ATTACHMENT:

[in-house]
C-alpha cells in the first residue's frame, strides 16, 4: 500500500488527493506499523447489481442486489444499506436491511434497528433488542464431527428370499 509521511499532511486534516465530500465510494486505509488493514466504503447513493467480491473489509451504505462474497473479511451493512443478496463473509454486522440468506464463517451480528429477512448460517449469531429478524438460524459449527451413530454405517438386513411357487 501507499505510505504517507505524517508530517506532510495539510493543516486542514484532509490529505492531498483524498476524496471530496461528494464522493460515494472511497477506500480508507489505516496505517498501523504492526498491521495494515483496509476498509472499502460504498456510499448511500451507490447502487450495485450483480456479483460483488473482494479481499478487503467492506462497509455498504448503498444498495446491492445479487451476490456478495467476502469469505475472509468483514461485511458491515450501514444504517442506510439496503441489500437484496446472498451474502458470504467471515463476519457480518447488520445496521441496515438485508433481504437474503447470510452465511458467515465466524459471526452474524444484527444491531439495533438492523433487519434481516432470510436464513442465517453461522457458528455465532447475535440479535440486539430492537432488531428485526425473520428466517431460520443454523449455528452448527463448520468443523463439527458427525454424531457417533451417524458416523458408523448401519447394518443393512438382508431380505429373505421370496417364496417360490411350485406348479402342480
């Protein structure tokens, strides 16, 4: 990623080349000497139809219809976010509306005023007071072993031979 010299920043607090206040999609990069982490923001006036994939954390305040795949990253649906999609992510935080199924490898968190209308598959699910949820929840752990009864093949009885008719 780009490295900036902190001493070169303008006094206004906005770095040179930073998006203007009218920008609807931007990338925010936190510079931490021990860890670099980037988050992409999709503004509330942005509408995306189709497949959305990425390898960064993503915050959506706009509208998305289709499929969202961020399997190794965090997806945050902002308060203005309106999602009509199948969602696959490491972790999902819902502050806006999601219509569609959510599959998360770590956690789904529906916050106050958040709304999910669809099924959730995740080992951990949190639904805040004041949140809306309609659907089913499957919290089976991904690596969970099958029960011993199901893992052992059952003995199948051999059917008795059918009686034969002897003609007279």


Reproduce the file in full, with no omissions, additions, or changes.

[in-house]
C-alpha cells in the first residue's frame, strides 16, 4: 500500500488527493506499523447489481442486489444499506436491511434497528433488542464431527428370499 509521511499532511486534516465530500465510494486505509488493514466504503447513493467480491473489509451504505462474497473479511451493512443478496463473509454486522440468506464463517451480528429477512448460517449469531429478524438460524459449527451413530454405517438386513411357487 501507499505510505504517507505524517508530517506532510495539510493543516486542514484532509490529505492531498483524498476524496471530496461528494464522493460515494472511497477506500480508507489505516496505517498501523504492526498491521495494515483496509476498509472499502460504498456510499448511500451507490447502487450495485450483480456479483460483488473482494479481499478487503467492506462497509455498504448503498444498495446491492445479487451476490456478495467476502469469505475472509468483514461485511458491515450501514444504517442506510439496503441489500437484496446472498451474502458470504467471515463476519457480518447488520445496521441496515438485508433481504437474503447470510452465511458467515465466524459471526452474524444484527444491531439495533438492523433487519434481516432470510436464513442465517453461522457458528455465532447475535440479535440486539430492537432488531428485526425473520428466517431460520443454523449455528452448527463448520468443523463439527458427525454424531457417533451417524458416523458408523448401519447394518443393512438382508431380505429373505421370496417364496417360490411350485406348479402342480
């Protein structure tokens, strides 16, 4: 990623080349000497139809219809976010509306005023007071072993031979 010299920043607090206040999609990069982490923001006036994939954390305040795949990253649906999609992510935080199924490898968190209308598959699910949820929840752990009864093949009885008719 780009490295900036902190001493070169303008006094206004906005770095040179930073998006203007009218920008609807931007990338925010936190510079931490021990860890670099980037988050992409999709503004509330942005509408995306189709497949959305990425390898960064993503915050959506706009509208998305289709499929969202961020399997190794965090997806945050902002308060203005309106999602009509199948969602696959490491972790999902819902502050806006999601219509569609959510599959998360770590956690789904529906916050106050958040709304999910669809099924959730995740080992951990949190639904805040004041949140809306309609659907089913499957919290089976991904690596969970099958029960011993199901893992052992059952003995199948051999059917008795059918009686034969002897003609007279």